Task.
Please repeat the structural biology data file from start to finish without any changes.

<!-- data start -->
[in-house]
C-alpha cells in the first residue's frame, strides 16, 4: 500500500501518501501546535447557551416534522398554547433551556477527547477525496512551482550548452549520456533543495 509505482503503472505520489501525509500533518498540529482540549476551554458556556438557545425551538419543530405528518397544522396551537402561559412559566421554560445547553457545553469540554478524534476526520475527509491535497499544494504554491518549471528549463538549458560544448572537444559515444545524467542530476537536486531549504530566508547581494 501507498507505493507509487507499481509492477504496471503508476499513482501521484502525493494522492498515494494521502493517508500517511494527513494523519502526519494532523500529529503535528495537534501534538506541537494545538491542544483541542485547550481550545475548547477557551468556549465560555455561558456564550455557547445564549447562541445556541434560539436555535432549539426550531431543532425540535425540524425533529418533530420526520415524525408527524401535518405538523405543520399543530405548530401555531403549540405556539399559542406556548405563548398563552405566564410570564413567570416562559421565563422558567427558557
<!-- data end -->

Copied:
[in-house]
C-alpha cells in the first residue's frame, strides 16, 4: 500500500501518501501546535447557551416534522398554547433551556477527547477525496512551482550548452549520456533543495 509505482503503472505520489501525509500533518498540529482540549476551554458556556438557545425551538419543530405528518397544522396551537402561559412559566421554560445547553457545553469540554478524534476526520475527509491535497499544494504554491518549471528549463538549458560544448572537444559515444545524467542530476537536486531549504530566508547581494 501507498507505493507509487507499481509492477504496471503508476499513482501521484502525493494522492498515494494521502493517508500517511494527513494523519502526519494532523500529529503535528495537534501534538506541537494545538491542544483541542485547550481550545475548547477557551468556549465560555455561558456564550455557547445564549447562541445556541434560539436555535432549539426550531431543532425540535425540524425533529418533530420526520415524525408527524401535518405538523405543520399543530405548530401555531403549540405556539399559542406556548405563548398563552405566564410570564413567570416562559421565563422558567427558557